A top-class panel of risk experts from banks, universities and audit companies discussed the current state and the future of standard approaches, risk factor models, simulation and regulation on May 3rd 2016 in Frankfurt.
While a South Korean delegation was getting into the mood for the annual meeting of the Asian Development Bank at the Grandhotel Hessischer Hof, many risk managers from banks and other companies arrived in the room next door. The setting was perfect for the eclectic mix of experts, who maintained an interesting discussion for more than an hour. Roland Stamm, Partner at Quaternion Risk Management, was responsible for the organization of the evening and moderated the panel. The discussion was very dynamic and marked by both unanimously agreed and opposed analyses of various aspects of the status quo in risk modeling.
The starting point of the debate was the statement that banks are, on the one hand, confronted with XVA and internal models with their more and more complex simulations. On the other hand, there seems to be a trend in regulation to use standard approaches more. The aim was to establish whether future risk modeling will be driven by innovation or standardization.
Christian Fries, Head of Model Development at DZ Bank, pointed out that there is a fundamental problem with using only standard approaches, namely that they are not capable of describing the actual risks of a bank adequately. An example would be the requirement to use a single valuation number. Such a number, however, depends on its usage and purpose, and thus an important goal has to be to get rid of discrepancies between accounting and market reality.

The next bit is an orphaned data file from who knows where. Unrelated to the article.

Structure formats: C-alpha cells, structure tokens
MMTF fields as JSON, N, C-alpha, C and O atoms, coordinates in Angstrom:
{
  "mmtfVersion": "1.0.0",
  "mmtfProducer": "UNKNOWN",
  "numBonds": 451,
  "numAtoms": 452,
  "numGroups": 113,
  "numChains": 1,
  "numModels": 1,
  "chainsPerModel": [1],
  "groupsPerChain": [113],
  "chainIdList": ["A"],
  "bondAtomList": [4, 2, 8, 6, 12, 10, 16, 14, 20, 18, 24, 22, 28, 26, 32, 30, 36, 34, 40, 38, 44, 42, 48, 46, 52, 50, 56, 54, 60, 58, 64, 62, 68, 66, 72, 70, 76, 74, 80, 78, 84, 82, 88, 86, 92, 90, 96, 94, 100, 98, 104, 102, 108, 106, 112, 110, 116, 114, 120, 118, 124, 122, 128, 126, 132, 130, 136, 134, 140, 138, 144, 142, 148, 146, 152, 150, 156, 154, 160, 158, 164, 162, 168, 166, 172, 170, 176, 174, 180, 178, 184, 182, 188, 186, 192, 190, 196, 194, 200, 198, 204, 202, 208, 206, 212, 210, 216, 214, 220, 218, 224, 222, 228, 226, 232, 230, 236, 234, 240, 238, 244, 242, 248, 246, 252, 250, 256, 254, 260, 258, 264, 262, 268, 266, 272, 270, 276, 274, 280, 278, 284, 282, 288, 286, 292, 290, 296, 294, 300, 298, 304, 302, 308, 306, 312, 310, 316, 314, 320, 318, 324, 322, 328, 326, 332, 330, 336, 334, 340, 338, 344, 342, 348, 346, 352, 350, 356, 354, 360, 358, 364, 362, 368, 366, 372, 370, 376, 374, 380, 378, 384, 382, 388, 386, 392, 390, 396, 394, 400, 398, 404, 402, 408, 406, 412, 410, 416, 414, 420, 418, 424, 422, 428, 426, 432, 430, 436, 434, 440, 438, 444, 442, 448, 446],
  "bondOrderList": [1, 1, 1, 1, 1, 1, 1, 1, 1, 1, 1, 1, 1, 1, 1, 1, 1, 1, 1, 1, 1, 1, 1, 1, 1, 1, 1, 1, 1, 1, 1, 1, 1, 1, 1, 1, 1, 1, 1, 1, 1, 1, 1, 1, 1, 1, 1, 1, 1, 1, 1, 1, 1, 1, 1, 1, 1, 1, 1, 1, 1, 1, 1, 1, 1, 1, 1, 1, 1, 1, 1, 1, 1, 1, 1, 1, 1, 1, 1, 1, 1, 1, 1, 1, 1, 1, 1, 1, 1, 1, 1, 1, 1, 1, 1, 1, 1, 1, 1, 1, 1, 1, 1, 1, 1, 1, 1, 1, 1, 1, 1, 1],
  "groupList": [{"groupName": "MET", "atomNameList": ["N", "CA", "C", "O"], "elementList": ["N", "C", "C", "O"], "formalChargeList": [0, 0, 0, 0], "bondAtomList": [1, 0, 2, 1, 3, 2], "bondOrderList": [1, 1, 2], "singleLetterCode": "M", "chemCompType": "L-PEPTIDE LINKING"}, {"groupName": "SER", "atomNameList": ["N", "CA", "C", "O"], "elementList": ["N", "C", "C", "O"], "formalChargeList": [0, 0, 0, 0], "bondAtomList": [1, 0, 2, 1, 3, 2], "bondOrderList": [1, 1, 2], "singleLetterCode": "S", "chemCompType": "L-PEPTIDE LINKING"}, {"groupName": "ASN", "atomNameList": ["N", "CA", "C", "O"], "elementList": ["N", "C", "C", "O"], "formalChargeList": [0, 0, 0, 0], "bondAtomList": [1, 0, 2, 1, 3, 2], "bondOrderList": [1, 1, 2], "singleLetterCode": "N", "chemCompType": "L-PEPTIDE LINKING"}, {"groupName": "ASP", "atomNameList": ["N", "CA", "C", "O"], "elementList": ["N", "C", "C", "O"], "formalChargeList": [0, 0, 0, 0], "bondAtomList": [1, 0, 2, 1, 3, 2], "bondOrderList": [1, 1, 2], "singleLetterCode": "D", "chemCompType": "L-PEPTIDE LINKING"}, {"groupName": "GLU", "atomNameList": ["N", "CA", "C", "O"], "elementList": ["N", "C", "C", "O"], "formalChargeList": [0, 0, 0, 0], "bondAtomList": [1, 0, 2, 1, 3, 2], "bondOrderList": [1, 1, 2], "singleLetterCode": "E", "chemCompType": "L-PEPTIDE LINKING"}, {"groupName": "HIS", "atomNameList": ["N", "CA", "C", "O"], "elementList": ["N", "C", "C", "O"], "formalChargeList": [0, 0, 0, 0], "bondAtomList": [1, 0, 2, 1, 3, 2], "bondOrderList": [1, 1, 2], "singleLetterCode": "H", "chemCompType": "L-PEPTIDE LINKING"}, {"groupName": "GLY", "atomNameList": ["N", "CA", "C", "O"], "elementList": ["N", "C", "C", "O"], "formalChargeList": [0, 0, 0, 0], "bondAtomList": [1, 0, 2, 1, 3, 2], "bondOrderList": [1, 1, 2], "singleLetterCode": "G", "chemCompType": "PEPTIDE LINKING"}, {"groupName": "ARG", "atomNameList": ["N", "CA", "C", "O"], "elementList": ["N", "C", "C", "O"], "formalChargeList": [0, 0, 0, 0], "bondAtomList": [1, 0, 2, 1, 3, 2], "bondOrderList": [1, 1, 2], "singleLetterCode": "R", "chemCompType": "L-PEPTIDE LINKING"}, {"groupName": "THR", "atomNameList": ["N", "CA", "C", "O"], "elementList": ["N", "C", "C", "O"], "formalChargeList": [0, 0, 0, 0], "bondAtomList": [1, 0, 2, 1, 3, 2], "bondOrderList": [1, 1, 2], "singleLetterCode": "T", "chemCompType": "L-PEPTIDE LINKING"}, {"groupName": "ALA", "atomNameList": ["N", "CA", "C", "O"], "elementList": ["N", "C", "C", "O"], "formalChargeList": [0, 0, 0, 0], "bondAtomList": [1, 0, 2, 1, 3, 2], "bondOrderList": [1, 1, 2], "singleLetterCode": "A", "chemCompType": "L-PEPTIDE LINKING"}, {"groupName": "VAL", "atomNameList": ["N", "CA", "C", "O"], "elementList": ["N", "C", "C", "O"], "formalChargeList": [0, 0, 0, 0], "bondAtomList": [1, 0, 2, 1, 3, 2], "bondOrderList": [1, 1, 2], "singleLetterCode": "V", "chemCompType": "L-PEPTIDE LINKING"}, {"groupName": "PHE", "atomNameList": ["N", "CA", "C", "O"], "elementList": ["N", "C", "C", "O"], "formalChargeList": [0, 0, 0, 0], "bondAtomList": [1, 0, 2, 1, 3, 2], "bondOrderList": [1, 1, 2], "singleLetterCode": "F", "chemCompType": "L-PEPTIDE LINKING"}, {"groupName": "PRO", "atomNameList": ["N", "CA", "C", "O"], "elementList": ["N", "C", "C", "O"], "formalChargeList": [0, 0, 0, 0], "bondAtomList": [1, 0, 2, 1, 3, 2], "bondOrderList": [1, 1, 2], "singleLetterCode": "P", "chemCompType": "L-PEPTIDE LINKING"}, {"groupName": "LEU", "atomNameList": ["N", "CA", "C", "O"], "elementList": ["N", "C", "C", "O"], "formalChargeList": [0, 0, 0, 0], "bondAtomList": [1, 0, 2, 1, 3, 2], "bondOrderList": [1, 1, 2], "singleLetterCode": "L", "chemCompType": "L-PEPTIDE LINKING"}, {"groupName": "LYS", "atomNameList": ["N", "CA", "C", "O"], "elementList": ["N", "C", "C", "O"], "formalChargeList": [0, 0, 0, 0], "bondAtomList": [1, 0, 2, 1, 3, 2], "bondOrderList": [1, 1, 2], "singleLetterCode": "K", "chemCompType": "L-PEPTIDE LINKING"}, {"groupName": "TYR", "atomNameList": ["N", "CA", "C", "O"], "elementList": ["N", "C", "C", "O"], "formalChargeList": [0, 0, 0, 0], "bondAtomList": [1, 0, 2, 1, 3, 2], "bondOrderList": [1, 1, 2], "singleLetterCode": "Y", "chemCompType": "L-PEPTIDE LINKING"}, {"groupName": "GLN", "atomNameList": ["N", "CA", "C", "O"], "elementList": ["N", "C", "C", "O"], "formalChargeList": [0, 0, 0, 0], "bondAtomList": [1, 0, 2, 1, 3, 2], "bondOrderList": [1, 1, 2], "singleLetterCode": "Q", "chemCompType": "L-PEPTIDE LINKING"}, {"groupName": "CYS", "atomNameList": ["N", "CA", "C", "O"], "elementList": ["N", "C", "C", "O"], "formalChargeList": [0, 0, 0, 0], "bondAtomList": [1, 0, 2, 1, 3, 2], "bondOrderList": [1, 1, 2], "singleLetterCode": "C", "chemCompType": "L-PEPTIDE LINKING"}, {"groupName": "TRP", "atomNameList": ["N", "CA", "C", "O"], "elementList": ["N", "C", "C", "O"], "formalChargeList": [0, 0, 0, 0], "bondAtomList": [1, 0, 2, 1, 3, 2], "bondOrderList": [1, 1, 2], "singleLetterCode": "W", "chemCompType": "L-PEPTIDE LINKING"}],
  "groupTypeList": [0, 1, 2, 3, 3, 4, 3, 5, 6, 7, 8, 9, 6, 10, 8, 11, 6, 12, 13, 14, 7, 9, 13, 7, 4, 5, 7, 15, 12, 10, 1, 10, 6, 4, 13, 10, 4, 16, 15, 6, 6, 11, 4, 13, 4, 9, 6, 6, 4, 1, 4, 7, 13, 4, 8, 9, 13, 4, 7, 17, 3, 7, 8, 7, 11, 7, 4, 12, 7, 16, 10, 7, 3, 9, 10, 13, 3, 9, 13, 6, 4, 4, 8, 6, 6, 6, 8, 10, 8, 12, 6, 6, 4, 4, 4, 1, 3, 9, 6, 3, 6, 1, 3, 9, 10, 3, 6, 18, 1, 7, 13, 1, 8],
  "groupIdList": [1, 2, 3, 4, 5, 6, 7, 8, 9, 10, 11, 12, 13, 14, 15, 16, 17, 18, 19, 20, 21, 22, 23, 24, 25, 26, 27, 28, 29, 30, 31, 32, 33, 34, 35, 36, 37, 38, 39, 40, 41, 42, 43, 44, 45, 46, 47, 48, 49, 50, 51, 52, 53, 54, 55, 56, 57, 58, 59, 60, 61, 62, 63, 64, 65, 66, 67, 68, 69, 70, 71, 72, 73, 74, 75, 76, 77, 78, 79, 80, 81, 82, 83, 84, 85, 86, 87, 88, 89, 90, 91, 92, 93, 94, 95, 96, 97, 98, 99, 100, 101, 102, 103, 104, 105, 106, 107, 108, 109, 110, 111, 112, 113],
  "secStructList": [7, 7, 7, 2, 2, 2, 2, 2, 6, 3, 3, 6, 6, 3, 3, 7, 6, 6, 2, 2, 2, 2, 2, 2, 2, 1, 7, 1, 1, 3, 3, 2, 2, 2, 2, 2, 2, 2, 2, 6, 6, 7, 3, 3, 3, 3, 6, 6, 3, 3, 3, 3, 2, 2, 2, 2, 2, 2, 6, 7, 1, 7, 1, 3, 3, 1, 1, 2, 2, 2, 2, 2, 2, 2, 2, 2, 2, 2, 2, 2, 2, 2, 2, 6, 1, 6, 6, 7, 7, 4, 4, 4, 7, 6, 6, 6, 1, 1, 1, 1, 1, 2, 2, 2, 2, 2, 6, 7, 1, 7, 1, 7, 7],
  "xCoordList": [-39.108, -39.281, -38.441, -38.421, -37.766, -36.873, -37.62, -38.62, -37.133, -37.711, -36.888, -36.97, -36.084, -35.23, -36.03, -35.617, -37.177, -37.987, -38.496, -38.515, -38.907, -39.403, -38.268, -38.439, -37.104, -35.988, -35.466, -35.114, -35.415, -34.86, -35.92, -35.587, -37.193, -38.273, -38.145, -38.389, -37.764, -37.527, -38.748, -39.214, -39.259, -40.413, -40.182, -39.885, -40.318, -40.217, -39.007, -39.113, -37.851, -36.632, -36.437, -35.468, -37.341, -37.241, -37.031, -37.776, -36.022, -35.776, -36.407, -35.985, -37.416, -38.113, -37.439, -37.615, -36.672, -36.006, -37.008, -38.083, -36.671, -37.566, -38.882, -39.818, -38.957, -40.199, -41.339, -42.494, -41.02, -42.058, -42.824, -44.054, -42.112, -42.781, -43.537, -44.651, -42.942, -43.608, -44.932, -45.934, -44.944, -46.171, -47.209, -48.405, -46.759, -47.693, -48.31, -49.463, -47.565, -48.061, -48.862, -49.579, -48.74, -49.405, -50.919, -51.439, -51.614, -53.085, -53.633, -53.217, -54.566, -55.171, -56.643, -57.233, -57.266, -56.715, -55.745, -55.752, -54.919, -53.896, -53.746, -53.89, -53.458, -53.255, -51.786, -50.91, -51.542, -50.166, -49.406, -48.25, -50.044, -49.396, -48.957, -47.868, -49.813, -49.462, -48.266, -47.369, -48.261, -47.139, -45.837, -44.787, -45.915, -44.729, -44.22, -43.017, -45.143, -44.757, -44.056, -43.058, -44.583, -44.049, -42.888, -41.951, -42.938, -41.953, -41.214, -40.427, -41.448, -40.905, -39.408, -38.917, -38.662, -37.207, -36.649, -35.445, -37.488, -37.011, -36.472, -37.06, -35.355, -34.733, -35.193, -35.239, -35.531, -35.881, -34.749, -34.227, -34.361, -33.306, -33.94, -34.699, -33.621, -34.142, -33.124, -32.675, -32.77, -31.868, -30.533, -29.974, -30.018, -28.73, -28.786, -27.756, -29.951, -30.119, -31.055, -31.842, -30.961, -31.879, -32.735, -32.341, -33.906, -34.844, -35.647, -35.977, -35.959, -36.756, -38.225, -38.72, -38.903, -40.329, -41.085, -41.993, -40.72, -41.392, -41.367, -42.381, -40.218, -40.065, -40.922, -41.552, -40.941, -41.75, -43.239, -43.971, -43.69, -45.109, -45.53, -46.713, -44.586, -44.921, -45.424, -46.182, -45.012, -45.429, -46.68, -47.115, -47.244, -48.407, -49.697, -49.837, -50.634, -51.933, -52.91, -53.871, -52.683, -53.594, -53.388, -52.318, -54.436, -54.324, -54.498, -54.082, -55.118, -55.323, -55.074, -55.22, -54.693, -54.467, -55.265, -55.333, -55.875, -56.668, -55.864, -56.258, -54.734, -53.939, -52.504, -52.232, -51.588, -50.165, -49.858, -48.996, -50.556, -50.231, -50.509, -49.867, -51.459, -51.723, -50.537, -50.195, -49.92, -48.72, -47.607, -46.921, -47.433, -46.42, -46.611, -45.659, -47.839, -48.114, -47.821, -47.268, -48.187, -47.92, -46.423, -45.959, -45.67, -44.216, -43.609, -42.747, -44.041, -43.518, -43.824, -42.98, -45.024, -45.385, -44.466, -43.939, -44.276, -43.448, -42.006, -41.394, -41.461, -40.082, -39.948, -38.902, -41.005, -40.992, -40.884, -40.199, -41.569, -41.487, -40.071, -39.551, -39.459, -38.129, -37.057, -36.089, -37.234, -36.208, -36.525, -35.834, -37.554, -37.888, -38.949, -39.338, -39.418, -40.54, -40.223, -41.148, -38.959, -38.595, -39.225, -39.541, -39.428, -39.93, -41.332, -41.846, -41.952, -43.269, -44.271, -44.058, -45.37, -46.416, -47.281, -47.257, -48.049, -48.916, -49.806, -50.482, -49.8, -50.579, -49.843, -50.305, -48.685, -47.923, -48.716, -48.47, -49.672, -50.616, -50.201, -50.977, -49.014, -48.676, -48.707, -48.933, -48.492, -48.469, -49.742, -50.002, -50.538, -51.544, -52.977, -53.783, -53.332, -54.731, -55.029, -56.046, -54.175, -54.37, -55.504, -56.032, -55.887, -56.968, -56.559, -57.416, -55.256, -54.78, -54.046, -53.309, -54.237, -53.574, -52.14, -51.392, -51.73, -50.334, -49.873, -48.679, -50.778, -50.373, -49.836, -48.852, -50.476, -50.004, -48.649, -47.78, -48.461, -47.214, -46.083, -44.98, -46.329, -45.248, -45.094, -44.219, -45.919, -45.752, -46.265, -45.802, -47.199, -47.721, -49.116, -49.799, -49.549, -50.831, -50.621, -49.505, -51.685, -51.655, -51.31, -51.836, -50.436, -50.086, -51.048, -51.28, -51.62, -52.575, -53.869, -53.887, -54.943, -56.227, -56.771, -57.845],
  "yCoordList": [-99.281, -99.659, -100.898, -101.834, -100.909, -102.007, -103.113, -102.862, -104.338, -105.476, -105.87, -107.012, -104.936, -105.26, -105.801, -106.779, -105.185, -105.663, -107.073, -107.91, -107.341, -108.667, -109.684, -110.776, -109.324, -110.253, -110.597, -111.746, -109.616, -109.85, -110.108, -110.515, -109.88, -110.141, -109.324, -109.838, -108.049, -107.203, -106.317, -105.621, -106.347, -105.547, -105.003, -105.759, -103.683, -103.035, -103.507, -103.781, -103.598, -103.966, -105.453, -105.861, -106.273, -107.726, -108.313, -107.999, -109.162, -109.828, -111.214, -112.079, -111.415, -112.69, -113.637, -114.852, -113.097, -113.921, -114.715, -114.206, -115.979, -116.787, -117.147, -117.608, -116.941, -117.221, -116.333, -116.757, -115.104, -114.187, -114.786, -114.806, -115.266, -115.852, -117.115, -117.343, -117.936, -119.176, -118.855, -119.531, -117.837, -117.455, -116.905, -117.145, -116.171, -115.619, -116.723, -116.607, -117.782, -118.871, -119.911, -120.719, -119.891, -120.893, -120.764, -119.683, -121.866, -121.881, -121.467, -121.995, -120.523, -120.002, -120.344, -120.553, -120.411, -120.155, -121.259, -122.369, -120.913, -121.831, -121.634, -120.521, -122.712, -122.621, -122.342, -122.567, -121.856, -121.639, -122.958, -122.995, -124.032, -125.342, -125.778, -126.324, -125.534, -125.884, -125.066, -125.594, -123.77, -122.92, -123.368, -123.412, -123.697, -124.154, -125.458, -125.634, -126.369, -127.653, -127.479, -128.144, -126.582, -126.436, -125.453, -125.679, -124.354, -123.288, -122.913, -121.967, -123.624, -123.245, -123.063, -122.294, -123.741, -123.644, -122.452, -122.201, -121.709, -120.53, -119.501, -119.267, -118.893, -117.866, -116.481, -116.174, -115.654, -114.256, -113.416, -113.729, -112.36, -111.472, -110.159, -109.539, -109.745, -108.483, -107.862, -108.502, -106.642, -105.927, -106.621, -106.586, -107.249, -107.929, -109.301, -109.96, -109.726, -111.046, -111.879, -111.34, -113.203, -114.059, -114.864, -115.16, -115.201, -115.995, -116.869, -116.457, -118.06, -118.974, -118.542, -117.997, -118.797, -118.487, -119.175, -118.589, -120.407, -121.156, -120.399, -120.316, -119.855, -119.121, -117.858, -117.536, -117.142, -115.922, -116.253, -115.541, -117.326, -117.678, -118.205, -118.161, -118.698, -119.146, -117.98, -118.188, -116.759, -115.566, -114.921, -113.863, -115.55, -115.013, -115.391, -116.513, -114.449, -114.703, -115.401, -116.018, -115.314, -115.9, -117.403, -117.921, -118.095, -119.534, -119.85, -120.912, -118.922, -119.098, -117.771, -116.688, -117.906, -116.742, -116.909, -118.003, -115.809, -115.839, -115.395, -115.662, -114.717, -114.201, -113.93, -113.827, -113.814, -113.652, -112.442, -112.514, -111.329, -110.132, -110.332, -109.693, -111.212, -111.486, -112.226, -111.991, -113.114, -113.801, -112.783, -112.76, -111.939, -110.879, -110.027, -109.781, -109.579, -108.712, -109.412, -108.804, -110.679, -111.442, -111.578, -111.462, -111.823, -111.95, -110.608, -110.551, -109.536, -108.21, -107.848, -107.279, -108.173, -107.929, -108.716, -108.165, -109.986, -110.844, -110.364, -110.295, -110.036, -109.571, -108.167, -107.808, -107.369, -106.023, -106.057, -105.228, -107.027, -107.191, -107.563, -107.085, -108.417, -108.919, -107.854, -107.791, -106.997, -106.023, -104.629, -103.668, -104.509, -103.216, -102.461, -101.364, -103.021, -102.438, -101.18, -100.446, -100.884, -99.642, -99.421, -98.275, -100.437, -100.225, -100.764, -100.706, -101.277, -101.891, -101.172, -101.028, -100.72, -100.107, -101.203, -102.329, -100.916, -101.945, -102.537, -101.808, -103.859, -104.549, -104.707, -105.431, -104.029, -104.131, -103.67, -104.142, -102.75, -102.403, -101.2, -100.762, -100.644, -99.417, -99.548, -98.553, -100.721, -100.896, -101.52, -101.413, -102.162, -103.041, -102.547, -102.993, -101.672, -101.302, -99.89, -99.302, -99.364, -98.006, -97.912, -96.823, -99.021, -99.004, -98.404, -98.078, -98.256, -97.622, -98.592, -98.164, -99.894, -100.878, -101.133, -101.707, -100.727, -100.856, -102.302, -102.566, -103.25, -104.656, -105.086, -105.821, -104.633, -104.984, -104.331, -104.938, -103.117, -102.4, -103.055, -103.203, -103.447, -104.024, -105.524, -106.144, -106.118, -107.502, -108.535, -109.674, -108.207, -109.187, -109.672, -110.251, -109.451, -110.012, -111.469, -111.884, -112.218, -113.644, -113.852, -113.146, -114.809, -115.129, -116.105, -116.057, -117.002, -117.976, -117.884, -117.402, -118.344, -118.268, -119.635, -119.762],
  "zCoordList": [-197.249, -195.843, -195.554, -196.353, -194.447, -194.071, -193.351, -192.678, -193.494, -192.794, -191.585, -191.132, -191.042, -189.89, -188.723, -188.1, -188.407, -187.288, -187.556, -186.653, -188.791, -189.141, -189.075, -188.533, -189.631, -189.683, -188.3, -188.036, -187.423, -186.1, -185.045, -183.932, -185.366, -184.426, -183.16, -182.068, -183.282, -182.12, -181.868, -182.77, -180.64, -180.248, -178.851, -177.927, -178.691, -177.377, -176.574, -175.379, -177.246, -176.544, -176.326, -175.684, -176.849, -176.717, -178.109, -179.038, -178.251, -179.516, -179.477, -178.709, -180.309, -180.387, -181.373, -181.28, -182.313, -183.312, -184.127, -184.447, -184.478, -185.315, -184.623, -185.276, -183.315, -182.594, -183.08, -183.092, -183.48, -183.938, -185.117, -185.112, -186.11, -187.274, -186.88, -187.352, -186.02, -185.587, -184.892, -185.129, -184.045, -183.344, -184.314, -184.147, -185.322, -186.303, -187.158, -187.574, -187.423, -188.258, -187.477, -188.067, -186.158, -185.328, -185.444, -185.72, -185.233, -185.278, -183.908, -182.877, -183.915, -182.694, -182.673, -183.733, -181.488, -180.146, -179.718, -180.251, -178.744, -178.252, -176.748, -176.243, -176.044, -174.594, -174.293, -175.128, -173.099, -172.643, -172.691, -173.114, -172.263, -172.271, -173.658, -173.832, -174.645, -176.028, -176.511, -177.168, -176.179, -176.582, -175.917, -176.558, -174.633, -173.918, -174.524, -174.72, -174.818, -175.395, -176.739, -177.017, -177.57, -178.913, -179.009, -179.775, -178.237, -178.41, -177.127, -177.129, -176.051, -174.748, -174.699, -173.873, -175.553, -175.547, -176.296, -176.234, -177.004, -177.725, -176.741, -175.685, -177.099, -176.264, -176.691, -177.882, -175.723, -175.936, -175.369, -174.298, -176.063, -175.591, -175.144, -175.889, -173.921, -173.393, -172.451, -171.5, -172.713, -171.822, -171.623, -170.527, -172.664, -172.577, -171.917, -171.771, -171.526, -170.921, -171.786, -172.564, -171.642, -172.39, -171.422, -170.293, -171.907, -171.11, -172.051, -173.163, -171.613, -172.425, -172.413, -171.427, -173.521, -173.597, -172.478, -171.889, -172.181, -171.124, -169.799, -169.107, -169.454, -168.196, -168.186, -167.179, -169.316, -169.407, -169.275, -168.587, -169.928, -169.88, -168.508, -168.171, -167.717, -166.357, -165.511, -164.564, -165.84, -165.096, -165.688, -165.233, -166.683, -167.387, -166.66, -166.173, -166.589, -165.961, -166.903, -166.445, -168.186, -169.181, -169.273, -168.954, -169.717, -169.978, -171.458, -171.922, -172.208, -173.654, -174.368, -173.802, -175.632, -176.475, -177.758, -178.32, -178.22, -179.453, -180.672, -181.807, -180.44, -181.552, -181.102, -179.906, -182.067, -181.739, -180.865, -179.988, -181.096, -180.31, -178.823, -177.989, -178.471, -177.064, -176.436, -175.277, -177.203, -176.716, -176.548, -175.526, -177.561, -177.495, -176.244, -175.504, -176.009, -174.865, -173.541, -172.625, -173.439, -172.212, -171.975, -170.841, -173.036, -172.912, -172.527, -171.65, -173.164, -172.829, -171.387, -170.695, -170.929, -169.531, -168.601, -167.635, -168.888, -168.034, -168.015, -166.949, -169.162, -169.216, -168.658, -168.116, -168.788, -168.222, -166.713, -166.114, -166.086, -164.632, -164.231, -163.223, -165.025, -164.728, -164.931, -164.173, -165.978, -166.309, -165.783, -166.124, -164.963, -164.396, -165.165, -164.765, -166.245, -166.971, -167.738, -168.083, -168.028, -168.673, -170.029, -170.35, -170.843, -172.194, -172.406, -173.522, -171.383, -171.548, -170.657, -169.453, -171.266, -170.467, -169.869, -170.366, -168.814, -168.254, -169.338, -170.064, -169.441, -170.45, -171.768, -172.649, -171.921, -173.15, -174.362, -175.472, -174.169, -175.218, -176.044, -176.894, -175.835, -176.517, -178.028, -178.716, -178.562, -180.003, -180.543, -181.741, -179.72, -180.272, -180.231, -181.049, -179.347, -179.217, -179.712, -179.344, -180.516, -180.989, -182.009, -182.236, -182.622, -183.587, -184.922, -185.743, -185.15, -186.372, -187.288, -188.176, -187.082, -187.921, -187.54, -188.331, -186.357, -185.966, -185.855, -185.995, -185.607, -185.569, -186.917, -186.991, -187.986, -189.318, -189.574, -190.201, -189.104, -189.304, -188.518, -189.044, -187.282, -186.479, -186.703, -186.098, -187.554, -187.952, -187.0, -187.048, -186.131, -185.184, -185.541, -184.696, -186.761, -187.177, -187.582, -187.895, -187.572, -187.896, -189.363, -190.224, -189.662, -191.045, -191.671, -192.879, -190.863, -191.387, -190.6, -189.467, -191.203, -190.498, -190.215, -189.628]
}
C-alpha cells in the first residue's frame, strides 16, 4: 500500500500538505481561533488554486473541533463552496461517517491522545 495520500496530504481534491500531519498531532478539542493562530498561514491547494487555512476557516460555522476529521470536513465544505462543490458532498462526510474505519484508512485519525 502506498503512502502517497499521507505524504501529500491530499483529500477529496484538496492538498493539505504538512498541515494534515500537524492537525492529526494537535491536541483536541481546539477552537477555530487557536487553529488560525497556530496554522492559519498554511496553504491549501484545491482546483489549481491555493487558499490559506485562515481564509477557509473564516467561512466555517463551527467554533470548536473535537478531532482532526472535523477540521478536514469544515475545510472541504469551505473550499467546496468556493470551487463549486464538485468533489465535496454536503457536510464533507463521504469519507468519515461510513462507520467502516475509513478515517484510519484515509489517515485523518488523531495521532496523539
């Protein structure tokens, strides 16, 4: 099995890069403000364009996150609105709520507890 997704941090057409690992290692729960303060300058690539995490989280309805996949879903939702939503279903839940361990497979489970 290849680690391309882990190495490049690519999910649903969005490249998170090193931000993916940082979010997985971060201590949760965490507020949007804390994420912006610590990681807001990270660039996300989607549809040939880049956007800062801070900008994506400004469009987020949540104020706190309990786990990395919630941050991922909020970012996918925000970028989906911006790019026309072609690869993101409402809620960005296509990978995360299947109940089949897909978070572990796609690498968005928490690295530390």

Dirk Schubert, Partner at KPMG, put the focus on the communication between banks and regulators, although he also acknowledged that this is a rocky road. Patrick Büchel, Head of Market Risk Structured Finance at Commerzbank, added that the creation of the new regulation takes very long and always results in political compromise that is not necessarily the best result for anybody. The duration of the regulation process is also in stark contrast to the fast pace of change in the banking environment. Schubert mentioned that many banks did not participate enough in the process; as a result, a relatively small number of banks influence the direction for everybody else.
Another topic was Roland Stamm’s question if the multiple value adjustments had a real background or if they were only used by larger banks to force complexity and opacity upon other market participants to exploit them. Christian Fries replied that most of the adjustments had a real background, but that he did not like the approach of adjusting some number because that implied that the number was wrong in the first place. They should be incorporated in the value directly.
Jörg Kienitz, Adjunct Professor at the University of Cape Town, discussed how meaningful the focus on a value of a single trade is, given the obvious discrepancy between market practice and accounting requirements.